Now that I’m thinking about it, it’s really damn hard to define it. If anyone knows any good resources where I could read about it, I’d appreciate that.

Surely, you’re not saying that (non-human) animals are automatons in a way which humans aren’t, are you?

Sure, I can raise my hand whenever I want to, for no particularly concrete reason at all. I’ve never seen anything which suggests that, say, a dog isn’t the same way.

And if you can perform that trick in some objective fashion, you’ll be getting an early morning phone call from some guys in Sweden about attending a banquet and taking some money off their hands.

Consciousness is an extremely, almost intractibly difficult process, and despite the o.p.'s statement that “There are no states in-between (correct me if I’m wrong),” in fact we have every reason that there is a vast spectrum of states inbetween sapience and insensibility. Indeed, your own experience is one of consciousness on various levels, from a morning post-coffee hyperalertness to mid-afternoon somnambulism to deep REM sleep at night, and yet it remains a constant or repeatable enough process that you only rarely experience a severe discontinuity.

It’s also not appropriate to attribute consciousness only to humans; certainly, other members of genus Homo experienced significant degrees of consciousness, as does arguably the Great Apes; they certainly display other characteristics of awareness and cognition, including remorse, guilt, fear, enjoyment, pranksterism, et cetera, and to a lesser degree we can say this of many other domestic and wild species like dogs, equines, cetaceans, which enjoy social relations with humans. It also seems very likely, based upon behavior, that other non-social species like octopus or ursines also enjoys a significant degree of congitive capability and no small amount of self-awareness. The notion that only humans think and feel is one emergent of prejudice about our station in life, and is not bourne out in detail studies of other animals.

While the title is misleading, Dennett’s Consciousness Explained is about the best take on consciousness from an evolutionary philosophy point of view. If you want to get more into the technical neurological detail of the brain and the processes of consciousness, I recomment Ian Glynn’s An Anatomy of Thought. (Warning, this is pretty technical, despite being a nominally pop-science book, and you’ll need a basis knowledge in biochemistry and neurology to make good headway through many sections of the book.)

Be prepared to be disappointed, however, in obtaining an authoritative answer; as Nobel laureate Eric Kandel notes in his autobiography, In Search of Memory: The Emergence of a New Science of Mind (also a very good read, and he gets into some of the details about the simple functions that form the basis of memory, which is his area of research), cognition and consciousness are overarching processes that are just too complex to study as a gestalt at this time; we need to understand the fundamental processes of the brain and how they segue together to build larger, more expansive and abstract functions which eventually feed into what we think of as consciousness. It’s not that it’s impossible to understand, merely that we’re as yet too ignorant right now in what we know.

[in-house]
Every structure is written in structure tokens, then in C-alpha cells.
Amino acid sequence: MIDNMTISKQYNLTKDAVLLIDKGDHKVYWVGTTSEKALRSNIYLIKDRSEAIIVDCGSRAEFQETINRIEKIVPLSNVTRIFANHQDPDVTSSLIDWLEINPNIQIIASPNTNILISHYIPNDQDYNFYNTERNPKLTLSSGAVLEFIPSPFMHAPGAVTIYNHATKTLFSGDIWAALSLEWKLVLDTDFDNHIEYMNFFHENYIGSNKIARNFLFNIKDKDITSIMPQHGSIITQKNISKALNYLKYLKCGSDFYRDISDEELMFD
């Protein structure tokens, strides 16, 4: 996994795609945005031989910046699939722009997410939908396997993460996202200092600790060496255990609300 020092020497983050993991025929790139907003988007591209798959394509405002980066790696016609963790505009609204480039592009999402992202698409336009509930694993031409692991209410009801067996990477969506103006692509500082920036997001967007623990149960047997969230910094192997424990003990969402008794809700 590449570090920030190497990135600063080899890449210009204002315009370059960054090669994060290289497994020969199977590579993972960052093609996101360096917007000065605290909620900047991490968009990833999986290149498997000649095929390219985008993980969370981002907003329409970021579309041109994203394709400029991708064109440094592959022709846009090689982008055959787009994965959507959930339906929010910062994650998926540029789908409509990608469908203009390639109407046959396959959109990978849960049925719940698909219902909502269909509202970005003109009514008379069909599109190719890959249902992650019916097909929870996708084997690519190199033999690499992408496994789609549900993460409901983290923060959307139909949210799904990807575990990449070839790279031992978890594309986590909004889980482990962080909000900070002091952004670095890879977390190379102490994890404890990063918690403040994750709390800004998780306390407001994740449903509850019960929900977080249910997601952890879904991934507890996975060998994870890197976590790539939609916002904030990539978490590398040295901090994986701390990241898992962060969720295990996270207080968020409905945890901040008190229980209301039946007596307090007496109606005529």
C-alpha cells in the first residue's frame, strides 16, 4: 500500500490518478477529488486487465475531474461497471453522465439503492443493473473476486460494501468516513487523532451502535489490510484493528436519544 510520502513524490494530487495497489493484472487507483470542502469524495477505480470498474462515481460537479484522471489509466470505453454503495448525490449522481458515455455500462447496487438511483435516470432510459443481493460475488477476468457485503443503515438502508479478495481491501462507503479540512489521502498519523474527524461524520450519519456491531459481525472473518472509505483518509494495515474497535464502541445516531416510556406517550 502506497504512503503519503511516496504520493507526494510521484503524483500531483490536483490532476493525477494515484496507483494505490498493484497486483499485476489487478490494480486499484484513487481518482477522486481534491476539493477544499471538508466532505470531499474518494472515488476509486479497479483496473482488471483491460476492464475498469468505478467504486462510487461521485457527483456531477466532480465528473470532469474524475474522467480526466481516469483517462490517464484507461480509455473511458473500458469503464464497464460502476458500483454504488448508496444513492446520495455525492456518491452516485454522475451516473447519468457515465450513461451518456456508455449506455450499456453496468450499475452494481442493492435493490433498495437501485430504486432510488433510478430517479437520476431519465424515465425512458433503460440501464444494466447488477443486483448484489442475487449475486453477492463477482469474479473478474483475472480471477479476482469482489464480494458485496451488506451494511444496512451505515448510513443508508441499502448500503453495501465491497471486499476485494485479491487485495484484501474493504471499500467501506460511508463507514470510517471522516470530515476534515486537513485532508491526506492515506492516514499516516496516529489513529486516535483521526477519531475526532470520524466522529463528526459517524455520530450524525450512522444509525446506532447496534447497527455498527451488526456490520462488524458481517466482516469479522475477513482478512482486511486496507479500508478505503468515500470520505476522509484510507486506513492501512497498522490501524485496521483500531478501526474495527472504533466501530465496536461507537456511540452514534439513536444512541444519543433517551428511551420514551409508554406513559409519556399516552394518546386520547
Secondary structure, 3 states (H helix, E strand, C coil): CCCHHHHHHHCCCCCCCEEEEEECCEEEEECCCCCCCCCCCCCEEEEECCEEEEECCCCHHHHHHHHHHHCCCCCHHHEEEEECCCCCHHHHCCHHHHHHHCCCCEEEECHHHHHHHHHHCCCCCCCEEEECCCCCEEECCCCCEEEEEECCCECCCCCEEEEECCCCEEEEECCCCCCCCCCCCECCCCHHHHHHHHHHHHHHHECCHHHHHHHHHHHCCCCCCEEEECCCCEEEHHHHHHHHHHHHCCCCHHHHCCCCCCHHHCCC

Now, someone (I won’t name any names) is likely to come along and do some kind of handwaving to assert that because we don’t know how it works that it must be some kind of obscure, supernatural, non-biological process that gives rise to sapience, which is a textbook case of argumentum ad ignorantiam. It’s true that we can’t replicate or comprohensively model the processes and so can’t ruled out some kind of ascientific explanation on an experimental a posteriori basis, but as our knowledge of neurology has increased, especially in the last twenty five years, it’s been very clear that many of the things about the nature of mind that seemed formerly inexplicable, like permanent memory, are the result of observable and purely biological mechanisms that don’t require any hazy obtusity about mind/brain duality, nor do they support any hand-waving relationships between consciousness and quantum mechanics. (The only established comparison between the two topics is our vast ignorance of the underlying causes of both.)

Consciousness/sapience/sentinence, however you care to define it, isn’t a single mutant gene that gets turned on or off, but a vast array of orgnaized processes that are seen in greater or lesser degrees in any organism with a large central nervous system, and seems to be an inescapable result (and likely an adaptive benefit) of increasing complexity. We could go on for pages of this thread on the benefits of consciousness, but most are obvious and a reading of the above references plus the many other trestiese on the topic will develop this in a far more regular and organized manner.


I agree that we do not know how it works. Any proof that something is anything other than scientific would be extraordinary. The last issue of C&E News has several very good articles on memory. Consciousnous without memory is an interesting concept, but I tend to beleive the two are inherently connected. The irony is, that it seems they have more difficulty with understanding forgetting.

It is possible to be ‘less conscious’ and still be partly functional in that semi-conscious state - we do it when we’re drunk, drugged, very tired, sick, anaesthetised or suffering permanent or temporary injury to the brain, for example. - given then that consciousness isn’t an all-or-nothing property in modern, living humans, I think that indicates that:

-There’s no reason why the property of consciousness had to arise all at once in humans

-There’s no reason why animals couldn’t also be conscious, to some lesser degree than (most) humans

I also found Consciousness Explained to be a great read and pretty enlightening.

There’s the mirror test.